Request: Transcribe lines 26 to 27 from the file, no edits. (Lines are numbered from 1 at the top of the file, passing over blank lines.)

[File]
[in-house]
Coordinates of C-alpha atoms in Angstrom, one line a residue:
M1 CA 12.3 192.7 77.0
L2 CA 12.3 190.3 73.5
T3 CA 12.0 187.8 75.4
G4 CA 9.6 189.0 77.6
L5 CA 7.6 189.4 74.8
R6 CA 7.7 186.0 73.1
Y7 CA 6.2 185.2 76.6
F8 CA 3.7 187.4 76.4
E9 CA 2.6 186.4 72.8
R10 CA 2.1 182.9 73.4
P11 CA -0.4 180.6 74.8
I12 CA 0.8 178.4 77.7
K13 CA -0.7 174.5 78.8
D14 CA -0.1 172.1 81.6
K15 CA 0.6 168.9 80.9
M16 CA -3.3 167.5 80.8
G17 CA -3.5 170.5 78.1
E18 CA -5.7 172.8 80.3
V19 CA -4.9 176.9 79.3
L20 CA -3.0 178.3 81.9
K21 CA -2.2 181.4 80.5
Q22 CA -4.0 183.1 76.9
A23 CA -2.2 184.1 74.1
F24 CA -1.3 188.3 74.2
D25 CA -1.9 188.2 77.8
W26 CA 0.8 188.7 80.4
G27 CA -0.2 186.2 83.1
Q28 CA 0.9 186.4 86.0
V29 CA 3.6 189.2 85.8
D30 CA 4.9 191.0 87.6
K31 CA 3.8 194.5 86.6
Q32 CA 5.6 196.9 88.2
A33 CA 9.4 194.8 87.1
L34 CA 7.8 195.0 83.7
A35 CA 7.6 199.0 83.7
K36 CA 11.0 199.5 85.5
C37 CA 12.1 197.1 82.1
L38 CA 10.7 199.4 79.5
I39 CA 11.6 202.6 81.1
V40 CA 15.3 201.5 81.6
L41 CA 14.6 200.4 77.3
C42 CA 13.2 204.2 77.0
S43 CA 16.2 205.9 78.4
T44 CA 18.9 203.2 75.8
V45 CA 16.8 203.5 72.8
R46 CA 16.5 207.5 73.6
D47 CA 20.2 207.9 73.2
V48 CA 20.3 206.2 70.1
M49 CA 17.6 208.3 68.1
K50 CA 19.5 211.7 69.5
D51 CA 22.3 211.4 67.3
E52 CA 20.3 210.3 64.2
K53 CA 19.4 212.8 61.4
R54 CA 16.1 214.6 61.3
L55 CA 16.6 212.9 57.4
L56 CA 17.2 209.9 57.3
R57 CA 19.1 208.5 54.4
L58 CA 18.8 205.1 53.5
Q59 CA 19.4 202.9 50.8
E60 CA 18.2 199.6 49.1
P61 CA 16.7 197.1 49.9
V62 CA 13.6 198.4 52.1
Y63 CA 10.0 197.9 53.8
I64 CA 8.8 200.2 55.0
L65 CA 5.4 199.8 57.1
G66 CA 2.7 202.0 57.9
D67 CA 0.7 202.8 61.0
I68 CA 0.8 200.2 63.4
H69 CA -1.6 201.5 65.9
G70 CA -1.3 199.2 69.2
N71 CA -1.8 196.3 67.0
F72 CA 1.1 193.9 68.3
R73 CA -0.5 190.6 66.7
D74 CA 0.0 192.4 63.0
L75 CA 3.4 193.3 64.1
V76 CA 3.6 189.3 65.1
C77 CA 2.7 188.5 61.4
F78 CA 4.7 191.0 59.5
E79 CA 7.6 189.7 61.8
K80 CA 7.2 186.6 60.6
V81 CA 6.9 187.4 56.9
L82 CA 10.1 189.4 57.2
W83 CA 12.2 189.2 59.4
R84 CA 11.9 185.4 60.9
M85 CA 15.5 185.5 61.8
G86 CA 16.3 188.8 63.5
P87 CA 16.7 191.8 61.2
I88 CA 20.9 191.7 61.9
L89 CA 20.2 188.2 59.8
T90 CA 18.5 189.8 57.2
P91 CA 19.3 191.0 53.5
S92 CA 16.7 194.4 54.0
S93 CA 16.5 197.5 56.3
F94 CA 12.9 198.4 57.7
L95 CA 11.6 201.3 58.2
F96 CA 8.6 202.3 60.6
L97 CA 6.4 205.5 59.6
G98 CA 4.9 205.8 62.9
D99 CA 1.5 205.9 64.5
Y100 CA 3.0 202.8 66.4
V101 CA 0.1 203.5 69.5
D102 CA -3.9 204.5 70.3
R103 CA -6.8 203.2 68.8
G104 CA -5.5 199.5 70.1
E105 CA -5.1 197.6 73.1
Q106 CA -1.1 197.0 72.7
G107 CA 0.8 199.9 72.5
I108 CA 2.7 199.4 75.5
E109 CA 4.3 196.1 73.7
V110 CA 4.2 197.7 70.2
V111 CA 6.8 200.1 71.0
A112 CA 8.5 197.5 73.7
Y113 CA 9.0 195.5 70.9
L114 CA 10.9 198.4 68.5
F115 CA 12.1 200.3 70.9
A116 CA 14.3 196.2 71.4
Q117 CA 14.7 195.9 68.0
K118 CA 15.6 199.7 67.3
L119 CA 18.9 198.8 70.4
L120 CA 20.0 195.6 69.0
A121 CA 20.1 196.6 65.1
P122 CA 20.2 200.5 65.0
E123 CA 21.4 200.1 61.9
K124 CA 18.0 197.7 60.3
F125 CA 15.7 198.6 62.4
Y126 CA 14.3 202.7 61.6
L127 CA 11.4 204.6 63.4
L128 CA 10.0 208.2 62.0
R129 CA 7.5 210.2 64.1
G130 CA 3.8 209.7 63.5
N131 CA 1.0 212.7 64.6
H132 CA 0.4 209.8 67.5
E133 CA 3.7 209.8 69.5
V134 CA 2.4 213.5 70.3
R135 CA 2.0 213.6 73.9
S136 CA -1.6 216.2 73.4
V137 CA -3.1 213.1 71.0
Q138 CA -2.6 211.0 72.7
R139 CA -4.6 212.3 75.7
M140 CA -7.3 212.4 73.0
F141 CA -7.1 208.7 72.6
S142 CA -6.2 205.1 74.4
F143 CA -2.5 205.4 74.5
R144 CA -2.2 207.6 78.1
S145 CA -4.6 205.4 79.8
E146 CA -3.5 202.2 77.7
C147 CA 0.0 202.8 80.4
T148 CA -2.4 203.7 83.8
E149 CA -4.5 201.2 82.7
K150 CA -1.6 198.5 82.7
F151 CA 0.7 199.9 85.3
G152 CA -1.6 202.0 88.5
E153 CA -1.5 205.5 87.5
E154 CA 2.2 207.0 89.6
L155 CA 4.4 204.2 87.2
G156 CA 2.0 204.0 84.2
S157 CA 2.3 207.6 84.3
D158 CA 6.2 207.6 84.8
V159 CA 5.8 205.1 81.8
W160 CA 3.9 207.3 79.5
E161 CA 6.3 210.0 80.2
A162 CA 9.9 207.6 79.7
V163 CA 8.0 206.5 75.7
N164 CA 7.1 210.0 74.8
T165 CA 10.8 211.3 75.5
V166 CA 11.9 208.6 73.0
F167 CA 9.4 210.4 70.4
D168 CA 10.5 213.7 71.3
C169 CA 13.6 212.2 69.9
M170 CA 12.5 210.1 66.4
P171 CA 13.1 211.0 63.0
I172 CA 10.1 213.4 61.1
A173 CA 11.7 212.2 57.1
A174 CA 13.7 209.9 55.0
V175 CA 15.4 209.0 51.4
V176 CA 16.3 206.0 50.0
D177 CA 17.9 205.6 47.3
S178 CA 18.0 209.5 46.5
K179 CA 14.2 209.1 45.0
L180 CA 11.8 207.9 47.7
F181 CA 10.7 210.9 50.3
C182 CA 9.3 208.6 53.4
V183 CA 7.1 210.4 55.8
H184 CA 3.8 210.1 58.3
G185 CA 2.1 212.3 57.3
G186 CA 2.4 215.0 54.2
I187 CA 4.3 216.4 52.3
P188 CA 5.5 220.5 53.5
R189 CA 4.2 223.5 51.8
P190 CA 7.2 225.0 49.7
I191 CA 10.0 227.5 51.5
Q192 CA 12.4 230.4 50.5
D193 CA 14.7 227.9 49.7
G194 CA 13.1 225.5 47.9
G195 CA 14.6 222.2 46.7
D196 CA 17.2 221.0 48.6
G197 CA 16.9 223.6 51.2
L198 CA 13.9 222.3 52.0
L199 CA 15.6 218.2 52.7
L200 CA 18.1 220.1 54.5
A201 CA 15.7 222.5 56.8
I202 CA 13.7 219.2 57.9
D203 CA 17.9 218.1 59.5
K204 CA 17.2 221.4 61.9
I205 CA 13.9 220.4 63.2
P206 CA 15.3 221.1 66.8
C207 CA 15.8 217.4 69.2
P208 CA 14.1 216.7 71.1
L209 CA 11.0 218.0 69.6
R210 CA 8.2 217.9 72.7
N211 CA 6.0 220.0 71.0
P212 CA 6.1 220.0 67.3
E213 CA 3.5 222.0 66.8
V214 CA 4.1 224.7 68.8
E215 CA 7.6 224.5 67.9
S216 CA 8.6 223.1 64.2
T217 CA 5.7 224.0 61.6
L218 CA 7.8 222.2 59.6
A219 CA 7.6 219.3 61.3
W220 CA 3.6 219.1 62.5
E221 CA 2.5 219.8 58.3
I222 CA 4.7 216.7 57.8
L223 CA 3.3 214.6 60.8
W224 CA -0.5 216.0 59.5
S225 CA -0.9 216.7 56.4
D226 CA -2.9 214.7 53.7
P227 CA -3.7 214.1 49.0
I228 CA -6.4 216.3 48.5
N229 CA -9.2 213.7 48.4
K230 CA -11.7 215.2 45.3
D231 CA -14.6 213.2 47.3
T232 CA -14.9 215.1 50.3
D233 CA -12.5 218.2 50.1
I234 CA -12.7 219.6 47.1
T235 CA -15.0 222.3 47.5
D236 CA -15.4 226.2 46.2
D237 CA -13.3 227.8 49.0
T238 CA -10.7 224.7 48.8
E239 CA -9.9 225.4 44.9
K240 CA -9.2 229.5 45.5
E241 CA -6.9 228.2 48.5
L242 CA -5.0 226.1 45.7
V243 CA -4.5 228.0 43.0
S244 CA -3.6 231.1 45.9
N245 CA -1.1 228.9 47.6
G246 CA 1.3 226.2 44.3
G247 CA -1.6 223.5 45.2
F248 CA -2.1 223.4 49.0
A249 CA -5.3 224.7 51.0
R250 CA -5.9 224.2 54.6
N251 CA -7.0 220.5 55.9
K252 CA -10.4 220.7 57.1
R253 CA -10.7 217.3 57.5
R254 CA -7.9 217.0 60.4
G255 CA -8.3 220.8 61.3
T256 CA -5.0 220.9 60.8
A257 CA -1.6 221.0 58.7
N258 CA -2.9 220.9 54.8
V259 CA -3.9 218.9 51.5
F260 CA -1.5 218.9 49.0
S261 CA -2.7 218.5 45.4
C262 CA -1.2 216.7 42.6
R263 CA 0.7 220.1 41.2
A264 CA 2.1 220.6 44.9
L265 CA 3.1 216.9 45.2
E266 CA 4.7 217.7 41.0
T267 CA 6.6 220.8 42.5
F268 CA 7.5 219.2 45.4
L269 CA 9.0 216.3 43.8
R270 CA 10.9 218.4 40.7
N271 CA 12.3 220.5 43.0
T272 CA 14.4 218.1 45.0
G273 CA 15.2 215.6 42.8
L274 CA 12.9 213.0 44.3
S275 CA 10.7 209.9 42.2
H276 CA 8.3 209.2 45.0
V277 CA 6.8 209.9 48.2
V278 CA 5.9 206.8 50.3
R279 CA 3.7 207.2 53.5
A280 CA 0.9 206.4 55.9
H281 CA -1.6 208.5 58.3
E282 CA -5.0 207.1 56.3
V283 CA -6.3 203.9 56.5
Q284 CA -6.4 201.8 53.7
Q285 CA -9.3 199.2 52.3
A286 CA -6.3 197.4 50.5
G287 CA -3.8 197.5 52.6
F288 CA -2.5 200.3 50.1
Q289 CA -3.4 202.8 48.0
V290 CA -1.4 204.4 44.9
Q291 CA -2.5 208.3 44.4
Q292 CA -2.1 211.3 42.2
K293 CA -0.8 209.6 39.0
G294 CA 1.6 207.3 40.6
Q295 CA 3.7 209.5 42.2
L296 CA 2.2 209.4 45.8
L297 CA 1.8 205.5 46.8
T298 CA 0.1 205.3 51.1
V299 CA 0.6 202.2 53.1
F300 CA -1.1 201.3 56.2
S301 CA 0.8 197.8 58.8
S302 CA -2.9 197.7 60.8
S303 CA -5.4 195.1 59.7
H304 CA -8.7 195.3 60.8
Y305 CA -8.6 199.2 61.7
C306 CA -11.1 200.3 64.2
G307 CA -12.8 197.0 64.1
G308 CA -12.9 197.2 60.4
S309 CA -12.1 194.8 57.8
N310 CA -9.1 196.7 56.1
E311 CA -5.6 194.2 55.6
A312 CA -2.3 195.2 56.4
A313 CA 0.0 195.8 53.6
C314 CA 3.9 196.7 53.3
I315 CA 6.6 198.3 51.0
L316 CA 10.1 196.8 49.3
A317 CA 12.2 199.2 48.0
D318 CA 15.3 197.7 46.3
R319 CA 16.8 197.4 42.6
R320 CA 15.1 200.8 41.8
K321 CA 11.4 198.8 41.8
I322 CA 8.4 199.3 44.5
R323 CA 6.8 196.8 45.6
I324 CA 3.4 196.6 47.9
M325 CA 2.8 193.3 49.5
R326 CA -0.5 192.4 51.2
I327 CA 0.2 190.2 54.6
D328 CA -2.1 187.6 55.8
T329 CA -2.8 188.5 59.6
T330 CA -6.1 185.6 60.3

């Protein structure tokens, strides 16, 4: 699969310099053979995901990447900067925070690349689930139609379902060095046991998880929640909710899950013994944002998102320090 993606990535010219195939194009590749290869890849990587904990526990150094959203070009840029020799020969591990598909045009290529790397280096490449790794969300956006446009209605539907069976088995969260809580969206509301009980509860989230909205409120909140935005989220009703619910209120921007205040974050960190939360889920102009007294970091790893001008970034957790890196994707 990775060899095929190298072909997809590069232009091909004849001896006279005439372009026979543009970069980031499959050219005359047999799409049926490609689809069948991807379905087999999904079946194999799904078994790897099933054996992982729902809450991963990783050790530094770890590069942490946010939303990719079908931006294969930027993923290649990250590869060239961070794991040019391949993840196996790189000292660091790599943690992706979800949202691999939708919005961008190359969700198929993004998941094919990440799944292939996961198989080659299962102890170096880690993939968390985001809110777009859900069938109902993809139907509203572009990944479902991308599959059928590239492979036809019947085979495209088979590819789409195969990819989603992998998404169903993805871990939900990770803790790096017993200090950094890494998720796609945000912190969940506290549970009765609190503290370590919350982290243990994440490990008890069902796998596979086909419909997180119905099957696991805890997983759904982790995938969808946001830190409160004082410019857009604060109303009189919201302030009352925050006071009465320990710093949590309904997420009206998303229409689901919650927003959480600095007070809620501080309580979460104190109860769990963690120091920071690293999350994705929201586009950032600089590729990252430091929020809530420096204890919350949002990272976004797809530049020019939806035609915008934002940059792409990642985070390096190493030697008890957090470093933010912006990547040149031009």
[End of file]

F24 CA -1.3 188.3 74.2
D25 CA -1.9 188.2 77.8